Before a prescription drug can be marketed and sold to the American public, it must be approved by the U.S. Food and Drug Administration (the FDA). Companies that seek FDA approval of a prescription drug must first conduct laboratory and animal tests. If these studies indicate that the drug is safe and effective, tests must then be done with human subjects.
Based on the results, the company may apply for FDA approval, providing the FDA with:
- Documentation of all test results
- Information to demonstrate to the FDA that the medicine can be manufactured without risk of injury to anyone
- The proposed label for the drug, which must include instructions on how the drug is to be used, any known risks associated with use of the drug, and the uses for which the drug has been shown to be effective
The application is then subjected to a review by FDA doctors and scientists to determine whether the potential benefits outweigh the known risks. If so, the drug will be approved.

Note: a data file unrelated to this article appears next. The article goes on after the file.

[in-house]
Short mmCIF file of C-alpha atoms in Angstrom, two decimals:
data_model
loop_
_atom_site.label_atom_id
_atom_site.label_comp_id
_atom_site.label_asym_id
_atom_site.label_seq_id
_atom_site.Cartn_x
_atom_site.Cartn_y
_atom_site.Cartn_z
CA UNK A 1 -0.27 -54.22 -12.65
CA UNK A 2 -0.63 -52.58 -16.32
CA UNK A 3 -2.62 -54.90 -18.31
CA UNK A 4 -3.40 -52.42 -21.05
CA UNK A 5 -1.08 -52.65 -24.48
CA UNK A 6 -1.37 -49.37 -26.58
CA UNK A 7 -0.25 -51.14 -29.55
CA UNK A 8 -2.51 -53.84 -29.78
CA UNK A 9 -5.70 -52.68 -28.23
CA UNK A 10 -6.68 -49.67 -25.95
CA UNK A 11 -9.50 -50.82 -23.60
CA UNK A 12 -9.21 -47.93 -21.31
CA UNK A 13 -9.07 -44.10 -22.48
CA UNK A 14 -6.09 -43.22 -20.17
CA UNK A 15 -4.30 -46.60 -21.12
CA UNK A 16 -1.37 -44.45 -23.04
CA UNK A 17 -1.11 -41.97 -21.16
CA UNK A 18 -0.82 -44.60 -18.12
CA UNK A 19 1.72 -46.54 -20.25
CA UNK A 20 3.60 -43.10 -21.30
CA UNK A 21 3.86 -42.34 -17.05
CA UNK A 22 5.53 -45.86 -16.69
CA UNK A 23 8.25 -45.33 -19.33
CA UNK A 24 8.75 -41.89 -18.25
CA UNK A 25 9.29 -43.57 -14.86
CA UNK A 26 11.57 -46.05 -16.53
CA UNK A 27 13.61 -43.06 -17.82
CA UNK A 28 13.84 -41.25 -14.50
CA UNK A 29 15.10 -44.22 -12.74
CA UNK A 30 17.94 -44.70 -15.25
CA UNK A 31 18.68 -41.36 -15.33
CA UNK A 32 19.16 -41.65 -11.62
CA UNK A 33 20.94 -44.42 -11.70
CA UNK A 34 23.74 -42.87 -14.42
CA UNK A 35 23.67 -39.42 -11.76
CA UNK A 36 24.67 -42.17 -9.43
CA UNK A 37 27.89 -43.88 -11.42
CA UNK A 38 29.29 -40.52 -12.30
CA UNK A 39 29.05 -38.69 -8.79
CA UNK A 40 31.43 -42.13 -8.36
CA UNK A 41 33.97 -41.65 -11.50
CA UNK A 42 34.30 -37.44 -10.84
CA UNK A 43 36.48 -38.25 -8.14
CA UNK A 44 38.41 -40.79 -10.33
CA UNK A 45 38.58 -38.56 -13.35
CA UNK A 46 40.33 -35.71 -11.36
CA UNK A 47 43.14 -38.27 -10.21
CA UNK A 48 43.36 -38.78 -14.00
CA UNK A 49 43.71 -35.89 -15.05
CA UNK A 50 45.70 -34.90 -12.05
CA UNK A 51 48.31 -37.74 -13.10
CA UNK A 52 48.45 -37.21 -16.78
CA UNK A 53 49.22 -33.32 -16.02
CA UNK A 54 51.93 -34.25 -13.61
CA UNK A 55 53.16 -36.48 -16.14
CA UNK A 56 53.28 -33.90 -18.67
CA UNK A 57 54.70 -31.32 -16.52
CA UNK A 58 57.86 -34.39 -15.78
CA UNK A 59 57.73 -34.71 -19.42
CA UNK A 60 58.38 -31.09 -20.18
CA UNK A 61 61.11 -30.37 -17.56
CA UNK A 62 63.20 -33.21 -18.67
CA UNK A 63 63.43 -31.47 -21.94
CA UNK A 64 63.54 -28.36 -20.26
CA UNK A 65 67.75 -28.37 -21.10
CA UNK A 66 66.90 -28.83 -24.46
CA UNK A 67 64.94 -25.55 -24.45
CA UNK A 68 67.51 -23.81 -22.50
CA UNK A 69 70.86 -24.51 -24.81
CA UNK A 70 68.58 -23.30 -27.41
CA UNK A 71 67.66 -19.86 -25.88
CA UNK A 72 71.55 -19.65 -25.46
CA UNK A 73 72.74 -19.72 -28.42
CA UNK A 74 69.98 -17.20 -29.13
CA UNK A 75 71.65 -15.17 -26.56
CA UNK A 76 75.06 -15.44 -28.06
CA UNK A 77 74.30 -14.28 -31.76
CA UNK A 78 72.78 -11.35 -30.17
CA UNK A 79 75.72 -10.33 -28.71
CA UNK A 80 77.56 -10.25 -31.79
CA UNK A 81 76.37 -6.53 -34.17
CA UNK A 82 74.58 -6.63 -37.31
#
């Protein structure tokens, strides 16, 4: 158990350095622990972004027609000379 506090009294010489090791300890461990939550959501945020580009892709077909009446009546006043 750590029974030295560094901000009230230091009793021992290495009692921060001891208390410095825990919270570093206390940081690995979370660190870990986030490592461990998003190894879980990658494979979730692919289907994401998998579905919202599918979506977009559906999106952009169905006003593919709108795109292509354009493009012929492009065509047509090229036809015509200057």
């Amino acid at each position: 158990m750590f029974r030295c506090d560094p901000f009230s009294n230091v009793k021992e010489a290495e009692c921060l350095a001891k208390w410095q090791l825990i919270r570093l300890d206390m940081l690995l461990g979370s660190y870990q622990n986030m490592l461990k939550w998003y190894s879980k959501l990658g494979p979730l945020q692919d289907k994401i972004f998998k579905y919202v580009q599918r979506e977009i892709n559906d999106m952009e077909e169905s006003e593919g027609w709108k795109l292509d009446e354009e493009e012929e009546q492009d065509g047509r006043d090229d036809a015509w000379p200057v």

The unfortunate reality is that many pharmaceutical products approved by the FDA demonstrate serious side effects when marketed to the general public. Often, the clinical studies conducted by pharmaceutical companies do not include sufficient numbers of test subjects. In some instances, drug companies intentionally ignore or hide information suggesting or demonstrating potentially serious side effects.
Protecting Your Rights When You Have Suffered Side Effects from the Use of a Prescription Drug
A claim for injuries suffered in connection with the use of a prescription drug typically falls under a legal theory of negligence. You can file suit as an individual claimant, but most prescription drug cases are brought as class actions, where you join with others who have suffered similar injuries after use of the same drug. In a class action, you share the cost of litigation with everyone else in the class, allowing you to pursue a financial award with significantly less expense.
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